Book Review: I’m Glad My Mom Died by Jennette McCurdy

I’m Glad My Mom Died
by
Jennette McCurdy

Rating: 4 out of 5.

I’ve been waiting for months to read this memoir about the actress who played Sam Puckett on the popular Nickelodeon show iCarly (and the short-lived spin-off, Sam & Cat). iCarly ran from 2007 – 2012 and my family and I have seen all the episodes. Fans loved Sam’s sassy, strong-willed personality, but off-screen, Jennette fought battles against anorexia and bulimia, brought on by her controlling and abusive mother. As an older teen she used alcohol to escape her mother’s control.

In her memoir, Jennette takes an honest look at her mother, Debra, their intense relationship, and the manipulative pressure Debra put on her to act. The youngest of four children, and the only daughter, Jennette describes a chaotic and dysfunctional family life, homeschooled in a nearly unlivable house because of her mother’s hoarding and their parents’ unstable relationship. Debra, who survived cancer when Jennette was two, used her illness for attention, and every week forced the family to rewatch a home video about her battle. For Jennette, relief came only once a week when they went to their Mormon church.

At age six, Jennette began acting, the career her mother had wanted for herself. Debra controlled her daughter’s every move and taught her how to cut calories to delay puberty, a strategy to prolong her child acting career. Wanting to please her mother, she agreed. “If I start to grow up, Mom might not love me as much,” she writes.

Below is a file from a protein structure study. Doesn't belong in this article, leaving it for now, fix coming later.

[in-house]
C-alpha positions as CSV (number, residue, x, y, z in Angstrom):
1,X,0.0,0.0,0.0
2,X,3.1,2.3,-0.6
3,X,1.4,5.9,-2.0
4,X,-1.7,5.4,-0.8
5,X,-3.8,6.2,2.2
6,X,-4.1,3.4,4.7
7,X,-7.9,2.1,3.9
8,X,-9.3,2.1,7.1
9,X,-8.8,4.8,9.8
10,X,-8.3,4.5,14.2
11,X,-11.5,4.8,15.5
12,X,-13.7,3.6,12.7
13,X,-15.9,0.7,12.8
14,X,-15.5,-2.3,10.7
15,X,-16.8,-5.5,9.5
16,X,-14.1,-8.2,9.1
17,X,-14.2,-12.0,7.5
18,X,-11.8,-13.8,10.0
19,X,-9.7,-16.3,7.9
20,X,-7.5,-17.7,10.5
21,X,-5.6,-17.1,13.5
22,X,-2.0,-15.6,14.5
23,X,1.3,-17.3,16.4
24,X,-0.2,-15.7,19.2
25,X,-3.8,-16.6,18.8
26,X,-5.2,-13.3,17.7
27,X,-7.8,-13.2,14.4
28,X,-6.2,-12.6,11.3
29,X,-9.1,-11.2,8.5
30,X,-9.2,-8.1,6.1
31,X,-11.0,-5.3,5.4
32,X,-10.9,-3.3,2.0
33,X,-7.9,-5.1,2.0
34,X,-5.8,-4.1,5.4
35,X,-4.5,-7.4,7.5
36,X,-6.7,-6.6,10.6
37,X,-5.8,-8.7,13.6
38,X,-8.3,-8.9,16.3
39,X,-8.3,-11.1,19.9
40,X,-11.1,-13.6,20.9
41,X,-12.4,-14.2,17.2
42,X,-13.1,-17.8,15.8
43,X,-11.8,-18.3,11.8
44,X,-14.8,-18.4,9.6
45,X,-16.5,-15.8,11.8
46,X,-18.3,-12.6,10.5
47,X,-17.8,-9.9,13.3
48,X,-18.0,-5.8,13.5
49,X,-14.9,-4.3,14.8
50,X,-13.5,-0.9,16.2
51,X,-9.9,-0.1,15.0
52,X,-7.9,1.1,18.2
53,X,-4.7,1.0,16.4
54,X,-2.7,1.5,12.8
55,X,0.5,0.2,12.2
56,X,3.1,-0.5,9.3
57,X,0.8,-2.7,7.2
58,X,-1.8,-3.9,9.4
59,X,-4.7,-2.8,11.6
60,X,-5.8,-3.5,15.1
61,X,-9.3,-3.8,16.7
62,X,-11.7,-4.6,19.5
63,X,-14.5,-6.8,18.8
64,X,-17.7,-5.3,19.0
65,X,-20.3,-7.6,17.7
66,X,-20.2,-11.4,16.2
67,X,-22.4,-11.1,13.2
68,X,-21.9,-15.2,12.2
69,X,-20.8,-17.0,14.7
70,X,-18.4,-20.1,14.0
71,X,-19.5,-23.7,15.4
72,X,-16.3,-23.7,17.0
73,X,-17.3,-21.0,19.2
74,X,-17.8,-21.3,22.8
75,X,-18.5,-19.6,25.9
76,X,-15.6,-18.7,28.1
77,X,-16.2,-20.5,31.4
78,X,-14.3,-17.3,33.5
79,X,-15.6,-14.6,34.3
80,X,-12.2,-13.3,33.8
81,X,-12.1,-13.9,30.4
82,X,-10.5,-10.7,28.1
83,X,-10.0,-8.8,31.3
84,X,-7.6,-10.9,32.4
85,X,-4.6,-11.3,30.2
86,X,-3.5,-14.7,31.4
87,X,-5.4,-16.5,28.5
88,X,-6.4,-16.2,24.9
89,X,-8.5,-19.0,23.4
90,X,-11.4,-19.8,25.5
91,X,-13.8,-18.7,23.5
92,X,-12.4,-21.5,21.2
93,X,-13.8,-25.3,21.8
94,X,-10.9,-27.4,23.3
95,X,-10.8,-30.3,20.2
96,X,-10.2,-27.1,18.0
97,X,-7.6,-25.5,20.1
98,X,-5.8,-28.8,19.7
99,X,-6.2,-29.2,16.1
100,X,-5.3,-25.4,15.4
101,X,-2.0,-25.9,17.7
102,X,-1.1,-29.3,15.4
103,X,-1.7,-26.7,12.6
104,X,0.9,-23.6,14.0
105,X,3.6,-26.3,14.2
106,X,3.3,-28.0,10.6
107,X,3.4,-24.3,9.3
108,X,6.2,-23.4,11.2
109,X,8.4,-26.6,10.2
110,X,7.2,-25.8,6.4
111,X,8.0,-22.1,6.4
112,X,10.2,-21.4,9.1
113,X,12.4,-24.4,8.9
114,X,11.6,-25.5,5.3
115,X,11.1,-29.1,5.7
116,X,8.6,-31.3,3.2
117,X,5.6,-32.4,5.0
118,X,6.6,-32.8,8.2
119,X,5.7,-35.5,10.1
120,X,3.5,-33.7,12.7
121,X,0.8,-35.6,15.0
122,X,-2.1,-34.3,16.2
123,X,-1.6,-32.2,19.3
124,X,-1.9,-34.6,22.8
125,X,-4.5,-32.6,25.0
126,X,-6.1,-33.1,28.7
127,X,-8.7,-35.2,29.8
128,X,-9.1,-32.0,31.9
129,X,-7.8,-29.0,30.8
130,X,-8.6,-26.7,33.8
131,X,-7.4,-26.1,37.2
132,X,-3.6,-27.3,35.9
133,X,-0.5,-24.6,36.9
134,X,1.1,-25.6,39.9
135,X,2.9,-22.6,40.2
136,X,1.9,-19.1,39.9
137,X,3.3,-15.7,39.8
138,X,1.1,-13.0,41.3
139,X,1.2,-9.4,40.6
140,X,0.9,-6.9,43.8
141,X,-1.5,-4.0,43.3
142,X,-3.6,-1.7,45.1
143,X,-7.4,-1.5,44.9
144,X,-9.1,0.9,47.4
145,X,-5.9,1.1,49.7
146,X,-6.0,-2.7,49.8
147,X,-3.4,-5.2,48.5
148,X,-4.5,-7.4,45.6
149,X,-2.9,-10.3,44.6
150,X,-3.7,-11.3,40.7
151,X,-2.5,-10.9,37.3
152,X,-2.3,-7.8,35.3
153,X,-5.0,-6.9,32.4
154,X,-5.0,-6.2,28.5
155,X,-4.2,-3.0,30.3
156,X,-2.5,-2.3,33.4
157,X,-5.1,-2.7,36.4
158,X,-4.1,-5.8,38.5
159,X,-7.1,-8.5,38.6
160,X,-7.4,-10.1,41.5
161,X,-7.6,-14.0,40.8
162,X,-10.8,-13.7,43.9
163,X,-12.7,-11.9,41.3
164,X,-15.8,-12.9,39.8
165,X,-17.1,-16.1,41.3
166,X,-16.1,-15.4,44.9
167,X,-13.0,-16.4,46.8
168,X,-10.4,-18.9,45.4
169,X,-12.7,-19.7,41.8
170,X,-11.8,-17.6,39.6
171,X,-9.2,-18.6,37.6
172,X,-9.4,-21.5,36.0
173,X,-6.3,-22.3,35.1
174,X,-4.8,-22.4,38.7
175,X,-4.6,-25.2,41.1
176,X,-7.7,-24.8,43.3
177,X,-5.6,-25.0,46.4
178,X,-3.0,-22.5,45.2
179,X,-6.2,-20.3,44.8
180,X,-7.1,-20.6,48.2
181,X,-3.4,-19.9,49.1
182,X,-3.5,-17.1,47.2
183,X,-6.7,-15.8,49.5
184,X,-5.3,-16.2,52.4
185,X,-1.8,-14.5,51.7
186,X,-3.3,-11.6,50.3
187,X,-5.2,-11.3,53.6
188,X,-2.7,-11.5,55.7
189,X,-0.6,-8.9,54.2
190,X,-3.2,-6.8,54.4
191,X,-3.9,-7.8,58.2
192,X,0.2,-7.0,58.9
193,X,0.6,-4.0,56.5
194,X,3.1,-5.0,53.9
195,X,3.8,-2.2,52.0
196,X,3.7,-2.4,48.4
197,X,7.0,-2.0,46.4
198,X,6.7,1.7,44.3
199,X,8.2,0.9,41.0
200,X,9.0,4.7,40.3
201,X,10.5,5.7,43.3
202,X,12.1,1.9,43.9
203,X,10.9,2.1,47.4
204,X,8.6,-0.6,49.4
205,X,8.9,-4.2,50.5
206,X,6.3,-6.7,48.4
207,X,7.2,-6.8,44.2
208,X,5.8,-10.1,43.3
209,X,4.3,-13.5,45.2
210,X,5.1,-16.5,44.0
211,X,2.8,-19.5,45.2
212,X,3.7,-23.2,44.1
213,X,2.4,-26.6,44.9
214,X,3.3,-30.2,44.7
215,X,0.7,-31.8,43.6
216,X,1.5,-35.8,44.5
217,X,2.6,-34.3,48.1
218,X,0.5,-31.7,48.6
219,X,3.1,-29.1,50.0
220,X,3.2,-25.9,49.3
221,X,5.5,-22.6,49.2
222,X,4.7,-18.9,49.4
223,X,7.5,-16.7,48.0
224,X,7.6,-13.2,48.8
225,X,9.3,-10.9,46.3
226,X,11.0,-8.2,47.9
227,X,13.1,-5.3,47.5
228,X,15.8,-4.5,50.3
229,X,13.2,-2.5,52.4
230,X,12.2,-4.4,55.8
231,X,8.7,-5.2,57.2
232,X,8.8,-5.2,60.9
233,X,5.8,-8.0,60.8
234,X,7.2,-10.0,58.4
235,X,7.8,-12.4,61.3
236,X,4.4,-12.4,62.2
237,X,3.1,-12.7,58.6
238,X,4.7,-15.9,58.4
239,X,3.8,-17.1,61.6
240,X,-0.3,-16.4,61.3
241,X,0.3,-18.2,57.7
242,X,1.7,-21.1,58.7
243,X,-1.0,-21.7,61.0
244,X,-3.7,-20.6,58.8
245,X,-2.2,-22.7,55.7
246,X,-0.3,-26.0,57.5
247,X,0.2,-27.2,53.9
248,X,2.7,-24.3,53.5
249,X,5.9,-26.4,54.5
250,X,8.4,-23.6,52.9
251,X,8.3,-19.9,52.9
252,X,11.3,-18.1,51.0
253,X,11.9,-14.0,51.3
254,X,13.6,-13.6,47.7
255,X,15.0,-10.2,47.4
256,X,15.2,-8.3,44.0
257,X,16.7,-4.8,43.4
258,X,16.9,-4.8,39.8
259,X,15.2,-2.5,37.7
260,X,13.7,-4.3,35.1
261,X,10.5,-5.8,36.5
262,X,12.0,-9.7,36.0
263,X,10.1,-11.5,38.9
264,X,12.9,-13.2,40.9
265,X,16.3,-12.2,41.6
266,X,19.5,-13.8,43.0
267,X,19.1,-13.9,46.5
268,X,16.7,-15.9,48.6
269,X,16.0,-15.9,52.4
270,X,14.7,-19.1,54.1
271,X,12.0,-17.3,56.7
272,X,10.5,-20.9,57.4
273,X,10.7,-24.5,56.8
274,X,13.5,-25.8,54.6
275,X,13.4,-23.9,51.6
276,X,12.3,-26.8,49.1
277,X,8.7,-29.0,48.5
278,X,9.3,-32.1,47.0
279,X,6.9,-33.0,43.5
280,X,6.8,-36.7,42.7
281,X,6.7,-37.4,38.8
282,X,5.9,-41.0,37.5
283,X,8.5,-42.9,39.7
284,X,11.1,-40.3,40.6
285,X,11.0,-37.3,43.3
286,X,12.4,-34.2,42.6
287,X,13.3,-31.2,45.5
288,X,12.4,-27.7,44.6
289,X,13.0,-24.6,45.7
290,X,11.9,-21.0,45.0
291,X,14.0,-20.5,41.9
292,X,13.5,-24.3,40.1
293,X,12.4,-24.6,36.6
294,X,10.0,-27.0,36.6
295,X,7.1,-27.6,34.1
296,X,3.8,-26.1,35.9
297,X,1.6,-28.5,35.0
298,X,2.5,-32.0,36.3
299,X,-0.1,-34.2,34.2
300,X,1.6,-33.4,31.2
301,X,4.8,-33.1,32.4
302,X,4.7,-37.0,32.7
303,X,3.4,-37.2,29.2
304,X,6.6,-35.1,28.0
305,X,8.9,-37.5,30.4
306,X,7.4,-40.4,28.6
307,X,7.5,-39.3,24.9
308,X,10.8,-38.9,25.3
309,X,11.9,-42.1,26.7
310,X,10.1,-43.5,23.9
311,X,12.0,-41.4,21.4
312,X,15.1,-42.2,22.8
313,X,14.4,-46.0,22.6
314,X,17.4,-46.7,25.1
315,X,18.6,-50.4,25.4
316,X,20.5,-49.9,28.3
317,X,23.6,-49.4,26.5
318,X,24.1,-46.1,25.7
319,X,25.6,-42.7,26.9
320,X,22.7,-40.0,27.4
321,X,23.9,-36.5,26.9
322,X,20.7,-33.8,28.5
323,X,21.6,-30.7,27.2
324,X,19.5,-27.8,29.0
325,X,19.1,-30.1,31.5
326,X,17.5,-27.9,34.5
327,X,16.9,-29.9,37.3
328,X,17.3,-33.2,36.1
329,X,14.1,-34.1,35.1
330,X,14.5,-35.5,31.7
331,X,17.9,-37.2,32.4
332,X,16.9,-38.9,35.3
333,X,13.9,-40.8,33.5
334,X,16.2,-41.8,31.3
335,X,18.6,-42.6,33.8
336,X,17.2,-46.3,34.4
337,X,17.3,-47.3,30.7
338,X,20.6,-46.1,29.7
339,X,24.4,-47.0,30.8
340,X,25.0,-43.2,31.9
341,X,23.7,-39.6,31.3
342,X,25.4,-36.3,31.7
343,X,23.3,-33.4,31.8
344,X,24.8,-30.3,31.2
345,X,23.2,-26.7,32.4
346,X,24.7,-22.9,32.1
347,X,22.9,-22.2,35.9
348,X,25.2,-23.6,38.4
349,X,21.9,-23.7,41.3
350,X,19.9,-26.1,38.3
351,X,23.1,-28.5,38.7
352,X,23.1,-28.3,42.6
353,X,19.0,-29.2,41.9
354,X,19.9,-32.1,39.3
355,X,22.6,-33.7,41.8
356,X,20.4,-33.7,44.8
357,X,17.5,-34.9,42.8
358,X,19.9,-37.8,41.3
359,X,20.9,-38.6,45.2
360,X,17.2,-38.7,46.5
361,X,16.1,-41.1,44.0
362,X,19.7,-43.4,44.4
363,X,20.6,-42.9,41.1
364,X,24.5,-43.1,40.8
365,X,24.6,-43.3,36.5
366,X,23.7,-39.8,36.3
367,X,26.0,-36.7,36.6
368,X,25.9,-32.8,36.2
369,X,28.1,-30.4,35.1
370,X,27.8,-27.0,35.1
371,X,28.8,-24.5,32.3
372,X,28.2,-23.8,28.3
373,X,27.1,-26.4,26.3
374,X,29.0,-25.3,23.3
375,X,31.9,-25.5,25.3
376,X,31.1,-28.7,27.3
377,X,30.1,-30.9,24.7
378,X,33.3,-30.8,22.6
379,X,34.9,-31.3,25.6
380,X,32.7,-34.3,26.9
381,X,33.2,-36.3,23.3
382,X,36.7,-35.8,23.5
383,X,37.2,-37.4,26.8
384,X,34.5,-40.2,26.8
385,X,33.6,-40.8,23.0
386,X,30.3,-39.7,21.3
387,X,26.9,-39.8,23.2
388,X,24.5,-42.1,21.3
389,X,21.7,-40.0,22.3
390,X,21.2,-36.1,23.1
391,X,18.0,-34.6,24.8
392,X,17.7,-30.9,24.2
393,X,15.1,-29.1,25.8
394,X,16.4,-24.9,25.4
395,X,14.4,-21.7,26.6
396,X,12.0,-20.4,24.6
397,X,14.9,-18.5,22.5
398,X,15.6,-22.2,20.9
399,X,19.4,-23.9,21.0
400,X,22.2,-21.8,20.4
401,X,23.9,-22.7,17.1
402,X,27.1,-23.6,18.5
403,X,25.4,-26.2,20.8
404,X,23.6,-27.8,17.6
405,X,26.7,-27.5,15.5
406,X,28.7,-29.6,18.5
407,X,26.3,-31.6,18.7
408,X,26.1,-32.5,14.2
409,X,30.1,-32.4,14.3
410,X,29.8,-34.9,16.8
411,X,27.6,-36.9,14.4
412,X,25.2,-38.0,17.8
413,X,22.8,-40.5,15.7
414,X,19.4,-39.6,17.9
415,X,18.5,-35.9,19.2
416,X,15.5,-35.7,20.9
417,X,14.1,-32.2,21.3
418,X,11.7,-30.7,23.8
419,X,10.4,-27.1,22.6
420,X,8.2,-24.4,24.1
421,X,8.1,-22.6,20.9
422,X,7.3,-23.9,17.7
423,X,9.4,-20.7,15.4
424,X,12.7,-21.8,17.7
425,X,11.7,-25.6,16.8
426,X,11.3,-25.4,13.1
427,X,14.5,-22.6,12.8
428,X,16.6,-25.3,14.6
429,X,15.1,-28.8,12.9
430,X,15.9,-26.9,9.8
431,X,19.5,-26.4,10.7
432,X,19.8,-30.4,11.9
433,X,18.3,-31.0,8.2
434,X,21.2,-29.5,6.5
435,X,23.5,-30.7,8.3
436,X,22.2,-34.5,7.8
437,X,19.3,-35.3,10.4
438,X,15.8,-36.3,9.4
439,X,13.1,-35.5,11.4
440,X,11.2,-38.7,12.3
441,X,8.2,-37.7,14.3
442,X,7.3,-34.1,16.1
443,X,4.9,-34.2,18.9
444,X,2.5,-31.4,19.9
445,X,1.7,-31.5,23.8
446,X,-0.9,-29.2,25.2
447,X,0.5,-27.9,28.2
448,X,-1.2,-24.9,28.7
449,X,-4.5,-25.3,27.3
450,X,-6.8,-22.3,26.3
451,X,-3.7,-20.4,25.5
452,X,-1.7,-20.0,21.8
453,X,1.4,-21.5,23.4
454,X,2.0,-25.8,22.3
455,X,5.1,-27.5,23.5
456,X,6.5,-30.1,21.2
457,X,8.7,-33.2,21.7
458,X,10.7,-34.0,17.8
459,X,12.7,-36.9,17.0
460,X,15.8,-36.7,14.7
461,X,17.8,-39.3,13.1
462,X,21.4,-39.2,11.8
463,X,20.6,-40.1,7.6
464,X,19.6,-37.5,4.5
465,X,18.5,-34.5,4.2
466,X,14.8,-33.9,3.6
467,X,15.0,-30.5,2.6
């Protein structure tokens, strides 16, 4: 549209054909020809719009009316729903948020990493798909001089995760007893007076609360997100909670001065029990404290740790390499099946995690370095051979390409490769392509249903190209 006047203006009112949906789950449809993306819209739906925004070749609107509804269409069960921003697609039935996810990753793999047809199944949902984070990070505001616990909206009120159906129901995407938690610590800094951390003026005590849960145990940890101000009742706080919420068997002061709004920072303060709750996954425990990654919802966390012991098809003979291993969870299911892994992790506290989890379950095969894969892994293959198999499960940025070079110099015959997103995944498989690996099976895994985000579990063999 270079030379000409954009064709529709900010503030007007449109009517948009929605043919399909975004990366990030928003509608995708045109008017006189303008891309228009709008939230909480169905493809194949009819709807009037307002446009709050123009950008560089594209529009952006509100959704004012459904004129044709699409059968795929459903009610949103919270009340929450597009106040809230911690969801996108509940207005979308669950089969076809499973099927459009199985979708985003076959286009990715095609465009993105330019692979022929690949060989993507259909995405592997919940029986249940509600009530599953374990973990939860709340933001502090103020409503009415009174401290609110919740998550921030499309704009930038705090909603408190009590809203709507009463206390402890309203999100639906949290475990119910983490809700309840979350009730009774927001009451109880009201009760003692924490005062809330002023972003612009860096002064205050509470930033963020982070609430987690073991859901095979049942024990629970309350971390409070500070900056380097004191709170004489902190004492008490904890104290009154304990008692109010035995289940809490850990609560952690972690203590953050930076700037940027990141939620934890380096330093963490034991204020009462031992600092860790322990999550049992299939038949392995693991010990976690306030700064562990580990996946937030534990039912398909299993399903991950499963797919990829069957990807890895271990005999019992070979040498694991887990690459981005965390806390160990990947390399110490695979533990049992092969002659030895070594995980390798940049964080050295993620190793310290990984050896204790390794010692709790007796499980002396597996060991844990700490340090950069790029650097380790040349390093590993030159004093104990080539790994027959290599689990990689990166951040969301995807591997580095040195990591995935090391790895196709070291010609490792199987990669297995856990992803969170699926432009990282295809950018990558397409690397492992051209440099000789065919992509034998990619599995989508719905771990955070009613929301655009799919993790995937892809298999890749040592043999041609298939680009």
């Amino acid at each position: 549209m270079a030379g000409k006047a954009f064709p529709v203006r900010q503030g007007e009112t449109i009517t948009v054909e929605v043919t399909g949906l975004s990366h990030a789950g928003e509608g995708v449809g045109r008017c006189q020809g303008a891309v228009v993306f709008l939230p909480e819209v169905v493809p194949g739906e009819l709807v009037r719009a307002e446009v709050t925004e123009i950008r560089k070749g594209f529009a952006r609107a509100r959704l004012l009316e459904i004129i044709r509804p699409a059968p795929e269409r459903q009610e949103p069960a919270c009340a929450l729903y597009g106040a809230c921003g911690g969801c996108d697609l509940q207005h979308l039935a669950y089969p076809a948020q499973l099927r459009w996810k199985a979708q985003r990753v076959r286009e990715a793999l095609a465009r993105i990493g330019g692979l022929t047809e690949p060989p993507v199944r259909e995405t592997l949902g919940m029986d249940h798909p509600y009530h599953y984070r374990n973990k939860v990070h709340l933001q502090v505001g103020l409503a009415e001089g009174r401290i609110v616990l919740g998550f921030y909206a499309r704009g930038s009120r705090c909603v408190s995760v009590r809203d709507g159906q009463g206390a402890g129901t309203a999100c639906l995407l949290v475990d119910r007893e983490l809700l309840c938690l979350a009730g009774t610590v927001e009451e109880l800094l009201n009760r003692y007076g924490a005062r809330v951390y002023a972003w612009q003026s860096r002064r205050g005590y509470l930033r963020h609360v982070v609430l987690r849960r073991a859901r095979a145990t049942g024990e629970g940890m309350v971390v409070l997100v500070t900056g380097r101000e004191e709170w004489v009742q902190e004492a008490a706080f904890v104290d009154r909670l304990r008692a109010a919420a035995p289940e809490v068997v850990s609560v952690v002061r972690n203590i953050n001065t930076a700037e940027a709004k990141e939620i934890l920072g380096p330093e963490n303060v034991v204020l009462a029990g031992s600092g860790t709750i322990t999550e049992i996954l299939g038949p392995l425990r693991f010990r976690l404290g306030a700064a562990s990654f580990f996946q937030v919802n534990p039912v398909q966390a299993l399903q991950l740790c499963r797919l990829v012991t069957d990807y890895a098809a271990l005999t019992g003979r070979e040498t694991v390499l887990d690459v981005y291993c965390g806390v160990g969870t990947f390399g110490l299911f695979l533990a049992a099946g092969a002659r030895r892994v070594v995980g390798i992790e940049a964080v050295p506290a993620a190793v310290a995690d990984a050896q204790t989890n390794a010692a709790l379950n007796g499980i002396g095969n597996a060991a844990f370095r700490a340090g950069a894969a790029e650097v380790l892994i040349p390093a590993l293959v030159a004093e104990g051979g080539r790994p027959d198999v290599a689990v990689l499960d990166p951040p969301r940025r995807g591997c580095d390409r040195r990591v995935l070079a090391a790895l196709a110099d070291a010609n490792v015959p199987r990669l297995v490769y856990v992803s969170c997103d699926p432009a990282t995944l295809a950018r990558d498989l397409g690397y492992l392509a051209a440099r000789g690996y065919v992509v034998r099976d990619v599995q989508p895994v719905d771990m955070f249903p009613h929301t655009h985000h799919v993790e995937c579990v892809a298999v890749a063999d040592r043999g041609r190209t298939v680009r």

Jennette talks about her experience on iCarly, her close friendship with Miranda Cosgrove (Carly on the show) and of “The Creator” (Dan Schneider), who once forced her to model a skimpy bikini for him. She writes “I feel like The Creator has two distinct sides…He can make you feel like the most important person in the world.” She adds, however, “The other side is mean-spirited, controlling, and terrifying. The Creator can tear you down and humiliate you.”

Oh, what a sad trap. Jennette only wants to please her mother and her mother won’t let her go. Jennette recognizes the trap while Debra is alive, but can’t break away, out of guilt, loyalty and things she doesn’t yet understand. She’s free in a sense when her mother dies, but it takes years of therapy to overcome her eating disorders and learn how to develop normal relationships. As an adult, Jennette must also process a shocking revelation about her father.